The signal to tack in succession appears to have been made by each commander in chief about the same time; but, in the foggy state of the weather, neither fleet saw the commencement of the other's manoeuvre. The British tacked, to prevent their opponents escaping them on the opposite tack; but the Franco-Spaniards, who had hauled close to the wind on getting within about three miles of the british fleet, wore, in consequence of the Sirène, which had the galleon in tow, making signals, by guns fired in quick succession, that the rear was in danger of being cut off.

This was occasioned by the bold approach of the Sirius, who, as soon as she had got sufficiently to- Sirius. windward to fetch into the wake of the combined line, had tacked, with the intention of attempting to carry, by boarding, the great object of the enemy's solicitude. While making the necessary preparation to effect his object, captain Prowse discovered, through the haze on his lee bow, the enemy's vanship, the Argonauta, approaching with the wind nearly abeam. The Sirius herself being now in jeopardy, captain Prowse abandoned his design upon the galleon, and bore up to pass to-leeward of the franco-spanish line. With a forbearance highly honourable to admiral Gravina, the Argonauta passed the british frigate without firing; and so did the Terrible and America. By the time, however, that the Sirius had got abreast of the Espana, which was at about 5 h. 15 m. P. M., the Hero, the british van- Hero. ship, then with royals set, hove in stays. Instantly the spanish ships, all of whom had royals and courses Comset, hoisted their colours and commenced the action; ment of the Argonauta firing her larboard guns at the Hero, action. and the Espana hers at the Sirius, who, in consequence, had two men killed and three wounded.


At4h.30 m.P. M. the Prince-of-Wales had made the
July. signal to engage the enemy's centre; at 4 h. 45 m.,

to keep in close order; and, at 5h. 9m., to engage the
enemy as closely as possible. At5h. 20m. P.M., which
was about five minutes after she had tacked, the
Hero opened a fire from her starboard guns. The
reason of the Hero's having tacked without a signal
was, that her advanced station had enabled her to
see, what the fog concealed from the ships in her
wake, that the enemy had come round on the star-
board tack. Precisely as the Hero tacked to star-
board, the Windsor-Castle, the sixth british ship from
the van, (the majority of the ships now with royals
and courses set,) tacked to port.

We have chosen
this moment for representing in a diagram the posi-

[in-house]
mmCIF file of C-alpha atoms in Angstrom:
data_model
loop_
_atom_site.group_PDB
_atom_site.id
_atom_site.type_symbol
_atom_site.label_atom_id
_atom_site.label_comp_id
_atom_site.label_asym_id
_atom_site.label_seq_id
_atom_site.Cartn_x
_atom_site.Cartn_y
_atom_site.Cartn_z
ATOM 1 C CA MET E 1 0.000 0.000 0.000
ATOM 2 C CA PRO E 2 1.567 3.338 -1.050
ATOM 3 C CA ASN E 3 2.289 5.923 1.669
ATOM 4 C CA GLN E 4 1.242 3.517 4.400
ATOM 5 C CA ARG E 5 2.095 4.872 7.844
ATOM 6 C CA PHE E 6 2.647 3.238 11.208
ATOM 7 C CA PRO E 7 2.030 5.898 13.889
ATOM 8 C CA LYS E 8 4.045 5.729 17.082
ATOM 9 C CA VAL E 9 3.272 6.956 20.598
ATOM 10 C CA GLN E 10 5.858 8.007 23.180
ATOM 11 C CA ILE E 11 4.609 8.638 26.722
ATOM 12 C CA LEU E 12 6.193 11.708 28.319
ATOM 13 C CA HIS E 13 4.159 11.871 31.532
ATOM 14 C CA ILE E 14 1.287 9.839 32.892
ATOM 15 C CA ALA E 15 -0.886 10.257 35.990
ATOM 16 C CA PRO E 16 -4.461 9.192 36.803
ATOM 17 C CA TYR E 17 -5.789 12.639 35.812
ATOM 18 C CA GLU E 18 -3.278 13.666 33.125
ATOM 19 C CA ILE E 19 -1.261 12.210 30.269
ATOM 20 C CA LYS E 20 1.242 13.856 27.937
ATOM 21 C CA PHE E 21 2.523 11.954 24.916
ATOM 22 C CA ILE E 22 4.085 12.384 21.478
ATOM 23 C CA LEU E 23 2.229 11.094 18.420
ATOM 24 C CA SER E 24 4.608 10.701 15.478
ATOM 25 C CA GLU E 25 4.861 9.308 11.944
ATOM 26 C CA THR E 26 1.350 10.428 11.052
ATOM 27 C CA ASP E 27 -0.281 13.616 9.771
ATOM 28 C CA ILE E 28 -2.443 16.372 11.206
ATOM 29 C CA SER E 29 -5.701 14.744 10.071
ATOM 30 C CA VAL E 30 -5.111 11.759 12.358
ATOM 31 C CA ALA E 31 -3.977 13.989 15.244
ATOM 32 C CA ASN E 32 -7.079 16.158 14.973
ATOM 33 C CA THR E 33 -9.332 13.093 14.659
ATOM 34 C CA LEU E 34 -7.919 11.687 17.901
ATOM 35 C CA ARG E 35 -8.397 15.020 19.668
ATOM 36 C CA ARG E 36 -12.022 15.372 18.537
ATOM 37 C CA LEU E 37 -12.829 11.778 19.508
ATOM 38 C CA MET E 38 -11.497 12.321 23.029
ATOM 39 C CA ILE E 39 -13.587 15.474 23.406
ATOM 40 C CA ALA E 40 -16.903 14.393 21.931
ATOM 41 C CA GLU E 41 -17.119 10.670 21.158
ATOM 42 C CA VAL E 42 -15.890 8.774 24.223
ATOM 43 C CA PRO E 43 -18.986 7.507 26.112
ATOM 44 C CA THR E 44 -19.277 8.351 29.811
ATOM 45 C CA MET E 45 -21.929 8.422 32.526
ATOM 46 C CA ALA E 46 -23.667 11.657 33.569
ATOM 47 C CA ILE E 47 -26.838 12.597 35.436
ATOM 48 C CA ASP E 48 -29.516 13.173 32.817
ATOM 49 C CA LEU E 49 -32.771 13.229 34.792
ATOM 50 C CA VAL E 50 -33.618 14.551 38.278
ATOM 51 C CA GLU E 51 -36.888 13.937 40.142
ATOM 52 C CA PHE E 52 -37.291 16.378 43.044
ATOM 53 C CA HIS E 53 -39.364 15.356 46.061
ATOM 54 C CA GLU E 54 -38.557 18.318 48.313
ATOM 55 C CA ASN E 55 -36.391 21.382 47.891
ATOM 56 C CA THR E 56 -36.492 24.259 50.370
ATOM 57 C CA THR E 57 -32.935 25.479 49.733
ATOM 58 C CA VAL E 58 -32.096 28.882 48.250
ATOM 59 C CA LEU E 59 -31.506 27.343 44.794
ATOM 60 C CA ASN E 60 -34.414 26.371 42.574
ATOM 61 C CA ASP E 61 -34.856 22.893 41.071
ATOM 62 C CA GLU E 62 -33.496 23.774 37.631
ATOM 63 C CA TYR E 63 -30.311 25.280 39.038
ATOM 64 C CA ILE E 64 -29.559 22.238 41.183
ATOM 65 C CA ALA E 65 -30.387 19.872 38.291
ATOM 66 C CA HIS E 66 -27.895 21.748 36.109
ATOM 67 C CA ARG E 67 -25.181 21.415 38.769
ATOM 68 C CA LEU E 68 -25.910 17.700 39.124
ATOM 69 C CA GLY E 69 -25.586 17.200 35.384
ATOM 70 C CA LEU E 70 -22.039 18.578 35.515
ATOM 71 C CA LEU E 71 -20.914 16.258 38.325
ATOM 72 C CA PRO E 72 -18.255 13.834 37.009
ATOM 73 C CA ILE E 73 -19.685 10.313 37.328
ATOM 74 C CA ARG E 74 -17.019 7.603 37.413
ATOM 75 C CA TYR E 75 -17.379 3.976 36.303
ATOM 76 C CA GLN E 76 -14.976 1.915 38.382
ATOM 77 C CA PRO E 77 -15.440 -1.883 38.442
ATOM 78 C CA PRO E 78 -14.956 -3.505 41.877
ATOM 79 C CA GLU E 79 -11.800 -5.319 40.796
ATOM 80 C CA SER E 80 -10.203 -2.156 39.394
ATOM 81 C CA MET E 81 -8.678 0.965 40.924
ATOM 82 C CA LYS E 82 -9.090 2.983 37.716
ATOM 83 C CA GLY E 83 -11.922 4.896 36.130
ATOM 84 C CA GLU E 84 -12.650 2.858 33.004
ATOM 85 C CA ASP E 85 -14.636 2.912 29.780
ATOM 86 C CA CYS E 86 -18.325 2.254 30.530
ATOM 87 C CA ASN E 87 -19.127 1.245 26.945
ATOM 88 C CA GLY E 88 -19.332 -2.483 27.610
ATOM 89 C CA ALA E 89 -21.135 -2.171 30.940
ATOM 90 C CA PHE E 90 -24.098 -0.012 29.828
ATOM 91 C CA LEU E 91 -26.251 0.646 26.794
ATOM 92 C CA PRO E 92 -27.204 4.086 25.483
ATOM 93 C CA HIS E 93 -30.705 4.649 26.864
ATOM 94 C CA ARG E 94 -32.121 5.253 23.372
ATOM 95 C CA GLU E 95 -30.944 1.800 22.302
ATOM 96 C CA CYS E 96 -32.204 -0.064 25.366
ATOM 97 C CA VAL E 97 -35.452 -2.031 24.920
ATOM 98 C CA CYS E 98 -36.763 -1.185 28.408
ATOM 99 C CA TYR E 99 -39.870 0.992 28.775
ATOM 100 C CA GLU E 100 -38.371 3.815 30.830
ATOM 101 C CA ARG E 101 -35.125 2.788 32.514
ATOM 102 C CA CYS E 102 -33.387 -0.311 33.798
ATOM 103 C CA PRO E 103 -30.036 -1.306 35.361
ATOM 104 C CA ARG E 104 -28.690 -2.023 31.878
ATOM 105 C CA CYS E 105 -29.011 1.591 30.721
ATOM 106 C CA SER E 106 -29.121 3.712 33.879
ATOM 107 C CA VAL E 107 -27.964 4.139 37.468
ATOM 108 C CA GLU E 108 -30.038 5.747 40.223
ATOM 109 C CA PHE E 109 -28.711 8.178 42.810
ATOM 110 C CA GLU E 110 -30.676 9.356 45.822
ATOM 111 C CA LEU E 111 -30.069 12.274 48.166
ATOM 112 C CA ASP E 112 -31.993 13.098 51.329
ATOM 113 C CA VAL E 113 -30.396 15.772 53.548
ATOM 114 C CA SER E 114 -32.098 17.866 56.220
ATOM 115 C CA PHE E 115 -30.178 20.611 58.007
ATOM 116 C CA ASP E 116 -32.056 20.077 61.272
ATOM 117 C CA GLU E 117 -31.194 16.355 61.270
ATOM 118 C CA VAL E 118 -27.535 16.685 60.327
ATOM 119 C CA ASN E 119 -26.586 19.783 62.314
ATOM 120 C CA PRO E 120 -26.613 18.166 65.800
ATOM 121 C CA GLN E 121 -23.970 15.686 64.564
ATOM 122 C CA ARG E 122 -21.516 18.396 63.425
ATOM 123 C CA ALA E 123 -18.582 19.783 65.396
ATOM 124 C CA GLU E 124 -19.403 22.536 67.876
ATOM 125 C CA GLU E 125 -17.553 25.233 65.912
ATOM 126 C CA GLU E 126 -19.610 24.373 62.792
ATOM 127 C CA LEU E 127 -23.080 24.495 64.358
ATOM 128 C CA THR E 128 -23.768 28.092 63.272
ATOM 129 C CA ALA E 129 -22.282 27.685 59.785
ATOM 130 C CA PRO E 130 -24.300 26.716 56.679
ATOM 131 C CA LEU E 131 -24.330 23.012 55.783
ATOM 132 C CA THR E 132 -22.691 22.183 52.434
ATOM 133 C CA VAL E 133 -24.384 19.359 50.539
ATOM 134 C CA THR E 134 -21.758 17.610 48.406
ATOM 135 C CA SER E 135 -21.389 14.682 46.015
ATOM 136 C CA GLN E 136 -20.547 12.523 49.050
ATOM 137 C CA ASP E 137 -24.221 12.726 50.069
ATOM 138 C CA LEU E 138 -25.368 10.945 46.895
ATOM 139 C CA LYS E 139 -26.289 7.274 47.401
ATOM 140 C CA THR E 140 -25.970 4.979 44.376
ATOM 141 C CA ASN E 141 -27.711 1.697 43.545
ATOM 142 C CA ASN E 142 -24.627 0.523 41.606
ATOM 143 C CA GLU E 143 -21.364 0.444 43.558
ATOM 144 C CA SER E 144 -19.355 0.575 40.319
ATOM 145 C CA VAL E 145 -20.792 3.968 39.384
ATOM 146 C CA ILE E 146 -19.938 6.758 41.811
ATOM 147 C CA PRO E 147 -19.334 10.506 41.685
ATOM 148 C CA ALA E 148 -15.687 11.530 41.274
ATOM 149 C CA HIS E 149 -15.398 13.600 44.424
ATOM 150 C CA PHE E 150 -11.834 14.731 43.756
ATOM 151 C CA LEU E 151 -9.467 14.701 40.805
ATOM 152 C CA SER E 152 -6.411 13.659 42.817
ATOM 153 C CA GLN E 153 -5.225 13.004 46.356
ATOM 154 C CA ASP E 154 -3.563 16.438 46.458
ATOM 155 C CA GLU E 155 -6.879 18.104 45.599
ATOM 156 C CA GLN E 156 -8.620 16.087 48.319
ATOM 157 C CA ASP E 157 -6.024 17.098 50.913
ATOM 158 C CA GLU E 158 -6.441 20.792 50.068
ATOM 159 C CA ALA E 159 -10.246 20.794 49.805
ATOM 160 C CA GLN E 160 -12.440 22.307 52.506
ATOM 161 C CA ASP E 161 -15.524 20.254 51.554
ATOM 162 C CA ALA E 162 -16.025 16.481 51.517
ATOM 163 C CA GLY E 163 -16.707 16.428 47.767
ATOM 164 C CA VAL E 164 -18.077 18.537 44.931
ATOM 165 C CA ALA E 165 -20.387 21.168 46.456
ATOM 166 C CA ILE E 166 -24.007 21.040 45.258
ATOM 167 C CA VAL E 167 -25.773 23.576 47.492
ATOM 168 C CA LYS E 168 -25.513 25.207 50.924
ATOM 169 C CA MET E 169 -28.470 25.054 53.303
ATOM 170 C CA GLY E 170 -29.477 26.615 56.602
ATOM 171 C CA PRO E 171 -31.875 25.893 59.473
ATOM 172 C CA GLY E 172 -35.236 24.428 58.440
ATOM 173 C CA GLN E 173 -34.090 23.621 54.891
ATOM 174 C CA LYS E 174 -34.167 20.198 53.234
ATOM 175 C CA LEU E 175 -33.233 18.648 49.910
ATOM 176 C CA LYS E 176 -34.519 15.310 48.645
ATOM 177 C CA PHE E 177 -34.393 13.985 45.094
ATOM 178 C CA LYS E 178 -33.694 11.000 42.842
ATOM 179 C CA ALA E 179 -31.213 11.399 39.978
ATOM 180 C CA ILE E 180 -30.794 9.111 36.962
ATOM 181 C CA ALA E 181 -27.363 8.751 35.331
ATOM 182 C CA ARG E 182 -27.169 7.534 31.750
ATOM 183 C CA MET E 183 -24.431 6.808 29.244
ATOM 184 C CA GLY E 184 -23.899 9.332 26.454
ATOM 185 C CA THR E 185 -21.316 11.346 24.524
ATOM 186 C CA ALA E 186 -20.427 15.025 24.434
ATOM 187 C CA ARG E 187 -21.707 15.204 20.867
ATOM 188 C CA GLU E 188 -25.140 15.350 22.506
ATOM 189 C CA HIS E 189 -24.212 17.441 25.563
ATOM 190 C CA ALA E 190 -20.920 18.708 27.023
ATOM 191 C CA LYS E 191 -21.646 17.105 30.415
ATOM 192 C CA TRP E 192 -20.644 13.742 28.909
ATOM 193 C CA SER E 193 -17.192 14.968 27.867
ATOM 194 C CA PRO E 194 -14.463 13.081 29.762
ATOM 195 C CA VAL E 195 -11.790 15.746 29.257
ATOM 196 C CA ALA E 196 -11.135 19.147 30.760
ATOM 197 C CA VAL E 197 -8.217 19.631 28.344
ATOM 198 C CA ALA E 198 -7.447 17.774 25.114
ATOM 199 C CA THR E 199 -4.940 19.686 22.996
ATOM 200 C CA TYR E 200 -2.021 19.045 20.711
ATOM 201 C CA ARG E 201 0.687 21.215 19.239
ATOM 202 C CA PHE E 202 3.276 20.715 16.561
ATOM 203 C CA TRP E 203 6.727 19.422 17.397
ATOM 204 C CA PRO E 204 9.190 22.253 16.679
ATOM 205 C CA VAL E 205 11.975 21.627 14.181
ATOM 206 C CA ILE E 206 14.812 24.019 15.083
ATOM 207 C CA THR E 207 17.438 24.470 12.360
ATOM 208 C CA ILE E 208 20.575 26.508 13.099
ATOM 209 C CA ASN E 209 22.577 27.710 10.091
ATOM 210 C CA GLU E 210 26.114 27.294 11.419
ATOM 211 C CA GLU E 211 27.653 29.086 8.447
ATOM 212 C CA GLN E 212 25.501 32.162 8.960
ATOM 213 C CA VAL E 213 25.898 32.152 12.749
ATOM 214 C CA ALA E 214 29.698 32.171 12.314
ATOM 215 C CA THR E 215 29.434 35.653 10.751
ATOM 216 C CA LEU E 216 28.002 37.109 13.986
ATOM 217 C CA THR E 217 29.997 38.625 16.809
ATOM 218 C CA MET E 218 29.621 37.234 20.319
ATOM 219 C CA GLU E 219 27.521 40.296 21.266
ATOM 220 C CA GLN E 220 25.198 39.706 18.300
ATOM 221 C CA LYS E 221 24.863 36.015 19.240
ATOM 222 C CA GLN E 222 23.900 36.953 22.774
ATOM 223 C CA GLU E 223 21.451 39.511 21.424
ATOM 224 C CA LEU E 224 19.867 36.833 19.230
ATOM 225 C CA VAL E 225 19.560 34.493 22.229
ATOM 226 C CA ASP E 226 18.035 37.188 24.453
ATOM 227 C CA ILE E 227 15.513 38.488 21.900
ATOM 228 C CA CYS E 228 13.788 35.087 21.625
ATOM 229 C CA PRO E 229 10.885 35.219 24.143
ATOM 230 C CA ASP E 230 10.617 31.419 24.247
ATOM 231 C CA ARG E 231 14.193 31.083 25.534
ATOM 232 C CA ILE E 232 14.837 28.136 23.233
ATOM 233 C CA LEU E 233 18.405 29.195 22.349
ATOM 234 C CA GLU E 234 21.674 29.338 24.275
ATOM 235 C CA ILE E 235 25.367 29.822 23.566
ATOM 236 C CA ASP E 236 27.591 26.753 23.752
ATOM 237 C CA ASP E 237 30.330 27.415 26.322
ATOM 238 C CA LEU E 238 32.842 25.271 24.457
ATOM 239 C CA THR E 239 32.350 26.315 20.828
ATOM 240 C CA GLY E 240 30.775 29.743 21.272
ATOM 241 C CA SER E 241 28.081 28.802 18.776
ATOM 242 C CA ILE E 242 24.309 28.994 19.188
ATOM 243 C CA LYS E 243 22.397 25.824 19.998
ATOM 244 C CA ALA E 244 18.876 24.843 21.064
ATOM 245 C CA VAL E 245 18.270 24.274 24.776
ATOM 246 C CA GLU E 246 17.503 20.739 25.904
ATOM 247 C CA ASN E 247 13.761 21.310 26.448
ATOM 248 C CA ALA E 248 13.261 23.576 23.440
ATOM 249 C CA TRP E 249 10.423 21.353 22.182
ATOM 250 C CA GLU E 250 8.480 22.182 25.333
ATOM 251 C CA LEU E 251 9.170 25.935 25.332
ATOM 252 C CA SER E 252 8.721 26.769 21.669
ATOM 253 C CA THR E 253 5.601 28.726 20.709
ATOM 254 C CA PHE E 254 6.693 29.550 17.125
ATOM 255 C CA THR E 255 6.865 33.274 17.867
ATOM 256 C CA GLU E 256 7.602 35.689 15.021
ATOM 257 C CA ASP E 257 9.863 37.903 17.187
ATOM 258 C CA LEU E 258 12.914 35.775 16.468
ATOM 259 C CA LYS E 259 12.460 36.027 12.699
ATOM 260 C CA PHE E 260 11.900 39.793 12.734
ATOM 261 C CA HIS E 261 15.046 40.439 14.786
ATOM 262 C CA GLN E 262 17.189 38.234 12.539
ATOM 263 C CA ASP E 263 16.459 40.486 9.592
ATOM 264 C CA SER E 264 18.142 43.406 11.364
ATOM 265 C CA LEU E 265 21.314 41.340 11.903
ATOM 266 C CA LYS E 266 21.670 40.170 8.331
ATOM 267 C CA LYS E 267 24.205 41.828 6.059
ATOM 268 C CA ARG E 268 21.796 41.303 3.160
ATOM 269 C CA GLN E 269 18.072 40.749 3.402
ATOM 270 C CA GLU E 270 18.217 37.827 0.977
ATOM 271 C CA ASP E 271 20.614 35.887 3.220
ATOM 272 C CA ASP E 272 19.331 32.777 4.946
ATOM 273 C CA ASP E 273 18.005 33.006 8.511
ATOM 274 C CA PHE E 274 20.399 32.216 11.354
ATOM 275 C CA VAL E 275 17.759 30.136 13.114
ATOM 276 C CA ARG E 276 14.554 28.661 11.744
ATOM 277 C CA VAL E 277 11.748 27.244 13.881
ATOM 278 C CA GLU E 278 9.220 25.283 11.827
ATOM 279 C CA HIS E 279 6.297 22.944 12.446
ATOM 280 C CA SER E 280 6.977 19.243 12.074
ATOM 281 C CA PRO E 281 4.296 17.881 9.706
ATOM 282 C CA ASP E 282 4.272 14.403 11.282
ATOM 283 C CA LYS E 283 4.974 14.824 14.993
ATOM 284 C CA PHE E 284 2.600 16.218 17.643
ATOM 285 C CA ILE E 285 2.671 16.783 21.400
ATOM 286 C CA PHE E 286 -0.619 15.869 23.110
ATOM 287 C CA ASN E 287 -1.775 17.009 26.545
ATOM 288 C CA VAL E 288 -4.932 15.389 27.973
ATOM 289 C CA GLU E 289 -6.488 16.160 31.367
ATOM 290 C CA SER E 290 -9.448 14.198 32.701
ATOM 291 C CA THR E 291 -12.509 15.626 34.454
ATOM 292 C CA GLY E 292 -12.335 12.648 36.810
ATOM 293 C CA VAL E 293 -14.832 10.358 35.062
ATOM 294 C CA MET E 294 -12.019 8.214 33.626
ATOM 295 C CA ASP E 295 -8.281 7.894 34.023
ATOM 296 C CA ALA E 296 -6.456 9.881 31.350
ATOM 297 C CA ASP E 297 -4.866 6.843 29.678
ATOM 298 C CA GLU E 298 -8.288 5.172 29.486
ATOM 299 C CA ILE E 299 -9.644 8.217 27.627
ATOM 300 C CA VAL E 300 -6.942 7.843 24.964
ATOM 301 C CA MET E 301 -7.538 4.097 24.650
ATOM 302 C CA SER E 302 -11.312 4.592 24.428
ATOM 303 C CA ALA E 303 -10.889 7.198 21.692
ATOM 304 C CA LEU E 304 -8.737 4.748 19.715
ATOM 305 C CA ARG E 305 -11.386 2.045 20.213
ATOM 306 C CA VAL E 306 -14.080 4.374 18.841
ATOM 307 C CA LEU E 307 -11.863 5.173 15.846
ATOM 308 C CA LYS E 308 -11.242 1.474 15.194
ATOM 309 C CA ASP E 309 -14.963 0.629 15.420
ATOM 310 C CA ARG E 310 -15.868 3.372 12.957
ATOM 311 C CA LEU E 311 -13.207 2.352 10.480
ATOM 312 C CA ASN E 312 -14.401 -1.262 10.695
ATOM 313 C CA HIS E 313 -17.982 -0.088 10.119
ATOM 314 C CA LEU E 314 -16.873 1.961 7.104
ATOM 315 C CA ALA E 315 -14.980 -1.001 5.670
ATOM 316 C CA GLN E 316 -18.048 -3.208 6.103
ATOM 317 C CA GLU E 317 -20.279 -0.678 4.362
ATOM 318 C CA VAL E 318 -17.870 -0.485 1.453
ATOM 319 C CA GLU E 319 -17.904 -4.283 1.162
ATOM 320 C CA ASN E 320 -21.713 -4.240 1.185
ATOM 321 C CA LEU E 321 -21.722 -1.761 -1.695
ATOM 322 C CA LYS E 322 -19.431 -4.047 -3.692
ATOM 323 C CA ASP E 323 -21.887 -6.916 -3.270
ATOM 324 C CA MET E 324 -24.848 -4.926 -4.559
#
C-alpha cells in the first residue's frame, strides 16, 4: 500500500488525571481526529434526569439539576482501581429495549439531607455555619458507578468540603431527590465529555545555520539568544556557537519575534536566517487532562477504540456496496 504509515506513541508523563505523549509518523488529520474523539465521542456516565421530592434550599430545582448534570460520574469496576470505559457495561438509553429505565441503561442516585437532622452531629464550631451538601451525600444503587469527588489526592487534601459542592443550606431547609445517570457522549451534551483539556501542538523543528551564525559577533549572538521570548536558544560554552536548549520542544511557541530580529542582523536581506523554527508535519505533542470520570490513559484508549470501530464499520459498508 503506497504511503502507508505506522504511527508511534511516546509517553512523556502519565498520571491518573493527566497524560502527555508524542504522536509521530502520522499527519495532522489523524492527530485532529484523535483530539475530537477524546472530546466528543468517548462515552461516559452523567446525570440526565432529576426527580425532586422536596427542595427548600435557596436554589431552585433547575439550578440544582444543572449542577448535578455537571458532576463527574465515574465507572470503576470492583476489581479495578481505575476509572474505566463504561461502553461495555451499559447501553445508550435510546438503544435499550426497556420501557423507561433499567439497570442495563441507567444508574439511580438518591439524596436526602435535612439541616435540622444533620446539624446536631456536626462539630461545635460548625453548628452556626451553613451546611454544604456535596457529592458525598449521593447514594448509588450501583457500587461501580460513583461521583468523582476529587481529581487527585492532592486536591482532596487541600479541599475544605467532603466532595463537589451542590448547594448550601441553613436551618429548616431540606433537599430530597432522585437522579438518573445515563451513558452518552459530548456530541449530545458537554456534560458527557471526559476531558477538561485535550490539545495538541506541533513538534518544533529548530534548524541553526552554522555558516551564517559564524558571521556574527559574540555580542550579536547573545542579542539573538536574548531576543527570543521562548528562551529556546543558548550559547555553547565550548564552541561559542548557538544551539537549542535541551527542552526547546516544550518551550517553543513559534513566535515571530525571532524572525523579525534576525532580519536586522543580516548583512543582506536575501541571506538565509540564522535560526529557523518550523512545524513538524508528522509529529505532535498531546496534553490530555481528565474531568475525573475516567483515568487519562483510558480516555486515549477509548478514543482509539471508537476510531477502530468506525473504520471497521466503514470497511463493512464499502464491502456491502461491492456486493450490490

tion of the two fleets; or rather, of the van and rear
of the combined, and of the ten leading ships of
the british fleet.

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At 5 h. 45 m. P. M. the Ajax tacked astern of the
Hero; but, unfortunately for the success of captain
Gardner's gallant manouvre, the Ajax put her helm

up, and bore away to speak the

admiral. On passing 1805. within hail of the Prince-of-Wales, captain Brown July. informed sir Robert Calder of the change of position in the two vans. The Ajax then wore, and fell into the line astern of the Glory; thus making herself, instead of the second, the twelfth ship from the van. At 5h.50m. P. M., by which time the five ships in line between the Ajax and Prince-of-Wales had successively tacked, the latter, as she probably would have done, had the Ajax followed her gallant leader into the thick of the enemy's fire, hoisting the signal to tack in succession, tacked also, and, in a quarter of an hour or 20 minutes, joined in the cannonade, now becoming general and furious. By 6 P. M. all the ships in the british line, except the Dragon, who was still to-leeward working up, had got round on the starboard tack, and the greater part had found opponents in the opposite line ; but, what with the fog and the smoke, no ship could see much beyond her own length.

Owing to the disorder to which this gave rise, some of the ships in both fleets had several opponents upon them at once. On the british side, the Windsor-Castle was a principal sufferer; and the WindAjax, Prince-of-Wales, Thunderer, and Malta, the Castle. last especially, participated in this unequal warfare. Malta. On the part of the combined fleet, the San-Rafaël, Firme, and Espana, having dropped to-leeward, became greatly exposed to the fire of the British. Seeing the situation of the Firme, the latter's second astern, the Pluton, gallantly bore up out of the line, Pluton. and, for a while, covered the spanish ship from the destructive effects of the enemy's fire; but the Firme was too powerfully opposed to profit by the aid afforded her, and the Pluton herself with difficulty regained her station.

The critical situation of the Espana induced captain Cosmão-Kerjulien, a second time, to interpose himself between one of his spanish allies and the british line. In this instance, being assisted by the